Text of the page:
The causes of atopic dermatitis are unknown, but is likely to be a combination of dry and irritated skin with immune defects. Psychological stress can aggravate injuries. While accepted for many years now, the relationship between atopic dermatitis and other allergic conditions such as urticaria, asthma and rhinitis have been questioned.

In about 85% of cases, atopic dermatitis arises within the first 5 years of life. The rash of atopic dermatitis is an itchy eczema, often with the appearance of scaly, thickened and darkened plates.

Atopic eczema is a chronic condition with periods of improvement alternating with phases of worsening rash. About 40% of children no longer have the disease spontaneously when they reach adulthood. In the remaining cases, this dermatitis has no cure, remaining for life. The good news is that there is treatment and it is very effective in controlling eczema.

5. Mosquito bites


Mosquito bites are common causes of allergy in the skin. Once you are bitten, immediately before sucking our blood, the mosquito injects its saliva, which has anticoagulant action, preventing blood from clotting sucked. It is the mosquito's saliva that usually cause allergic reactions in people. In most cases, the reaction to the sting is small and localized, being the most common symptom of a small increase in reddish skin with intense itching.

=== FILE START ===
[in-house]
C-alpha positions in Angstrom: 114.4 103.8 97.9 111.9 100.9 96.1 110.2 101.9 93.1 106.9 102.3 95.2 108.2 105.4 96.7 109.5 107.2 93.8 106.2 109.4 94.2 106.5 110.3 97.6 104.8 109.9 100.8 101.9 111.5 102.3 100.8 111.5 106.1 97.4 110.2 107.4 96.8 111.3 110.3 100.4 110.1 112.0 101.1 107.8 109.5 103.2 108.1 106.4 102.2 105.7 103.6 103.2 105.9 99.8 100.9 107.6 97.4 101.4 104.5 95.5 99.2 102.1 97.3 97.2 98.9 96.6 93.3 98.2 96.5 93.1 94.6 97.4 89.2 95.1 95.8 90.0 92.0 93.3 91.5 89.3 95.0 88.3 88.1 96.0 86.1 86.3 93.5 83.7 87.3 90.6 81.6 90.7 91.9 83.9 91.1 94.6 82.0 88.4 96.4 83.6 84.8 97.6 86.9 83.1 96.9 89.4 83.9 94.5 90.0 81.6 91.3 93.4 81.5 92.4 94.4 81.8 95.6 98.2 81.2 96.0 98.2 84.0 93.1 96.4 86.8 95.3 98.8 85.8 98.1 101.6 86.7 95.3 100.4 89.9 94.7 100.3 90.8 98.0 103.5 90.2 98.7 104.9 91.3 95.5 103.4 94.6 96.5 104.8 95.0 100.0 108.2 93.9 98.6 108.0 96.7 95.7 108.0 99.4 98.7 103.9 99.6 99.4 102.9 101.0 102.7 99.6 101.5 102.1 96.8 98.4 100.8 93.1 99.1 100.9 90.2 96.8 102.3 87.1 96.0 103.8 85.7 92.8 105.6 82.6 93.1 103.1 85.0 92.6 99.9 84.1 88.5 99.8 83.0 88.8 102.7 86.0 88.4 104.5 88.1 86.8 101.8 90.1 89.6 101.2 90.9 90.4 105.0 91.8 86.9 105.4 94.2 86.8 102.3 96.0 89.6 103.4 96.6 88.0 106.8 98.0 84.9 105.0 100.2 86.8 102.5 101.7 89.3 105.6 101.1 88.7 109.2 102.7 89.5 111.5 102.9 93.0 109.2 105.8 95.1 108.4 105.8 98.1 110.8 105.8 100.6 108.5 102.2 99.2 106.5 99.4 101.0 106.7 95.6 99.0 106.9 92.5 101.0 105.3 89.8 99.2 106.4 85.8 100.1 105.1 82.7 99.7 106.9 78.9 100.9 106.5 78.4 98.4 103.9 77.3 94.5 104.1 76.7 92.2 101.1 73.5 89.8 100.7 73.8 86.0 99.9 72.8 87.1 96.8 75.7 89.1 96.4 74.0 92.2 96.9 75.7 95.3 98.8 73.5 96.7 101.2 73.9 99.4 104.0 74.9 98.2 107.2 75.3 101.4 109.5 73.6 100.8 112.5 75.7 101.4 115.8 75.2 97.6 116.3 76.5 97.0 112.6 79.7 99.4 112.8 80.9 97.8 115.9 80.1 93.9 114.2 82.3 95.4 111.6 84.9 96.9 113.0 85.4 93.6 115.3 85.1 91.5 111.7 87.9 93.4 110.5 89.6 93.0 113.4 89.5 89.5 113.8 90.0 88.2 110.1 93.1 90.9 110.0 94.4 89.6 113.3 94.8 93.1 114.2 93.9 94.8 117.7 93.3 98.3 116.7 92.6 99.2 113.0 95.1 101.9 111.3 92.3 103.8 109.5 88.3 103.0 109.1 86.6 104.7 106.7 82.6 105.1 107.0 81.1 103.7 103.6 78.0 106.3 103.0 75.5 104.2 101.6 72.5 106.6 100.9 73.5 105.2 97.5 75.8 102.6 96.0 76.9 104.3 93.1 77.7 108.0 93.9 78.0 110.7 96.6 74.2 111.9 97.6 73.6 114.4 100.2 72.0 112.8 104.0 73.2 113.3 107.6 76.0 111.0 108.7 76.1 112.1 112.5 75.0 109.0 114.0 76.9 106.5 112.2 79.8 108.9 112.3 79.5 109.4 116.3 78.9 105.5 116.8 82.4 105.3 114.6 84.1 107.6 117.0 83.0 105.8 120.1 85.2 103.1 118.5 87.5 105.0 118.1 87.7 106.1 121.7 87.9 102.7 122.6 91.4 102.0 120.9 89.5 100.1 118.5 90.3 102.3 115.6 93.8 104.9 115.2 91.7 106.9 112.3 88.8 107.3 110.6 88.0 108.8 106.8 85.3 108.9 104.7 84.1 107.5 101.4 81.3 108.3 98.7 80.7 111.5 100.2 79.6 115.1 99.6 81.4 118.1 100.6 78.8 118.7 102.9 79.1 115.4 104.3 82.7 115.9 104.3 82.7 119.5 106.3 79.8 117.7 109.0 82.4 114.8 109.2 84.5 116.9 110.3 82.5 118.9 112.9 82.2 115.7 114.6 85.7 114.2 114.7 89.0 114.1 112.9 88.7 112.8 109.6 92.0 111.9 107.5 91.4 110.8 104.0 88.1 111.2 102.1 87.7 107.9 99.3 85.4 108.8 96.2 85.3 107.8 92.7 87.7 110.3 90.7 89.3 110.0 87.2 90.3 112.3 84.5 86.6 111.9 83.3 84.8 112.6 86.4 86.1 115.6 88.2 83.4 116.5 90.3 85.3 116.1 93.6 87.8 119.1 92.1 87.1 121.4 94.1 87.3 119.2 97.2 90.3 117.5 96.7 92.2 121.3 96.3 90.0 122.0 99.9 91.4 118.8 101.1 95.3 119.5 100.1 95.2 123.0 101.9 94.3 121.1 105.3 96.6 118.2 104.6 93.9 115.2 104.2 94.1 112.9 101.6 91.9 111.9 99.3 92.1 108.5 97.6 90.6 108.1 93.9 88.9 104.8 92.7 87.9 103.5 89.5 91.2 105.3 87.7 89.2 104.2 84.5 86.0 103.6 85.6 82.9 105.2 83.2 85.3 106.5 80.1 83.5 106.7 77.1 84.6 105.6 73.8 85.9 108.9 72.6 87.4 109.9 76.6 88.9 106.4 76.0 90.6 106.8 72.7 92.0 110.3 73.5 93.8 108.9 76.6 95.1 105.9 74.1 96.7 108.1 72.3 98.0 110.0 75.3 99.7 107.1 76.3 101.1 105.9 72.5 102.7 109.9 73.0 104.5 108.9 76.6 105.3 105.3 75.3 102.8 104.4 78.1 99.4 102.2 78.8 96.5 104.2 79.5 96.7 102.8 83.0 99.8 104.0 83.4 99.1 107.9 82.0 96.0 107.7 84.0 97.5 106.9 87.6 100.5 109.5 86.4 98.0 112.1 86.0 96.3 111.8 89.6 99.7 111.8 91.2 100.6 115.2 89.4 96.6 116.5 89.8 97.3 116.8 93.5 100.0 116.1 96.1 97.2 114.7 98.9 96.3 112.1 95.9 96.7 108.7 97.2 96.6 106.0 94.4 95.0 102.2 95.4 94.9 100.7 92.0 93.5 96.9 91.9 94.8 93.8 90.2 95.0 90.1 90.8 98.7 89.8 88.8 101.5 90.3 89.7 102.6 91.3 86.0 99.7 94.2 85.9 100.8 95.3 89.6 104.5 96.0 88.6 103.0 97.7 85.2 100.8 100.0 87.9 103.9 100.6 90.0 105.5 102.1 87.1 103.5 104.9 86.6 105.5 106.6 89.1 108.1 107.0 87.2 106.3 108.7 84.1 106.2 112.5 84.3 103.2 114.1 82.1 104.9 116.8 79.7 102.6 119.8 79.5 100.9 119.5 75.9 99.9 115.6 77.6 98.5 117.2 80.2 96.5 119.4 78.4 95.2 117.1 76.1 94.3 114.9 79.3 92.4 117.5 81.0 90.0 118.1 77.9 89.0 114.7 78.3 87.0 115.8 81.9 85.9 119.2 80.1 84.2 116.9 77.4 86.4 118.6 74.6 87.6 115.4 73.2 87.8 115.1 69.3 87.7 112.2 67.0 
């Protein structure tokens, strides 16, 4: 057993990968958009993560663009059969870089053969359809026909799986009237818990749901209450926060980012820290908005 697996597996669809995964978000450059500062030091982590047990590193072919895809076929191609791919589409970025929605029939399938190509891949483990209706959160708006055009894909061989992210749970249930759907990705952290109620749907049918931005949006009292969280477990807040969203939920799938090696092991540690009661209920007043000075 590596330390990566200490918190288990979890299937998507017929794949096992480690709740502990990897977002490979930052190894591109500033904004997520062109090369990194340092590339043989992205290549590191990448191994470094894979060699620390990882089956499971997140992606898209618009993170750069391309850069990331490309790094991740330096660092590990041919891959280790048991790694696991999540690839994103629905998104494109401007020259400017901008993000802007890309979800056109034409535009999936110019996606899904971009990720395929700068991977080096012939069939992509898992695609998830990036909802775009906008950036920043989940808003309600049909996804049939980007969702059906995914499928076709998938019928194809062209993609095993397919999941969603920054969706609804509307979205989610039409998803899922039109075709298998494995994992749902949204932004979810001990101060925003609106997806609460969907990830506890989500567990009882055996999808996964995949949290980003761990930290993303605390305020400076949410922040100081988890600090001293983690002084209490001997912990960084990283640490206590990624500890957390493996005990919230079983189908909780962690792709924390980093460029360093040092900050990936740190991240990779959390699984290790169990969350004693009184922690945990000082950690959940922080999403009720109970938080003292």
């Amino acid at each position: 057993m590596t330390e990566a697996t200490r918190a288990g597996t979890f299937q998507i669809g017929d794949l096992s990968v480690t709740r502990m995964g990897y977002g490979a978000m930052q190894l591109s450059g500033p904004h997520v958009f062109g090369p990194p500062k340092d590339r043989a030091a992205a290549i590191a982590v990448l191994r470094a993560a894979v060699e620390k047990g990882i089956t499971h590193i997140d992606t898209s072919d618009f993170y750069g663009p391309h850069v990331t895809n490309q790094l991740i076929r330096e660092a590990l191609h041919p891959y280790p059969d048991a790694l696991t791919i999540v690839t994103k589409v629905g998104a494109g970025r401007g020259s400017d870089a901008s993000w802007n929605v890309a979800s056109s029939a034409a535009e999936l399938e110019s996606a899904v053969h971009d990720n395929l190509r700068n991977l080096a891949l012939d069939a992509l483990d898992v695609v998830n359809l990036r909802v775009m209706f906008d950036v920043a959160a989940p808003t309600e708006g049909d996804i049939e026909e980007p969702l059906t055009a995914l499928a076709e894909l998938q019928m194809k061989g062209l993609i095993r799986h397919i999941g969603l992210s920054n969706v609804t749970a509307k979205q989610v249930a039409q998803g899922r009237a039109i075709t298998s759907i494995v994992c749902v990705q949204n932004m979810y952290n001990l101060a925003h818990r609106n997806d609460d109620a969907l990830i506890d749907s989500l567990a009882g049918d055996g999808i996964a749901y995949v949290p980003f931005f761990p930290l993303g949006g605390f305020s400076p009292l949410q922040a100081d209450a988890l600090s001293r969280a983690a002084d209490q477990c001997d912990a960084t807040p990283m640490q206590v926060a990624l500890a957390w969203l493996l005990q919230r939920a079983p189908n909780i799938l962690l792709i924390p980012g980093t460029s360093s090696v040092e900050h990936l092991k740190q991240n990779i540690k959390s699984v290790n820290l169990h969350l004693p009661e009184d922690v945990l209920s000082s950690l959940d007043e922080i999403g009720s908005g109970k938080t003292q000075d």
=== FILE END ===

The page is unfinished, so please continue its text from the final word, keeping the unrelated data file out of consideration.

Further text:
Symptoms of bites usually occur within 20 minutes and can take up to two days to disappear. The more sensitive a person is to mosquito saliva, longer and more intense is often the reaction to the sting.

Some people have a higher sensitivity than normal to mosquito bites, developing a framework called prurigo scrofulous. These are people who, after a single bite, develop various reddish and itchy lesions, as if they had been attacked by several mosquitoes at the same time in different parts of the body. In scrofulous prurigo, injuries can last up to 1 month.

6. Seborrheic dermatitis


Seborrheic dermatitis, also called seborrheic eczema is a common skin disease and it itches a lot. This form of dermatitis is a chronic inflammation that occurs in skin areas that contain large numbers of sebaceous glands.

Although look a lot like other dermatitis of allergic origin, rash on plates and itchy, seborrheic dermatitis is not just a skin allergy, although apparently be caused by a reaction of the immune system to the presence of a type of fungus in the skin.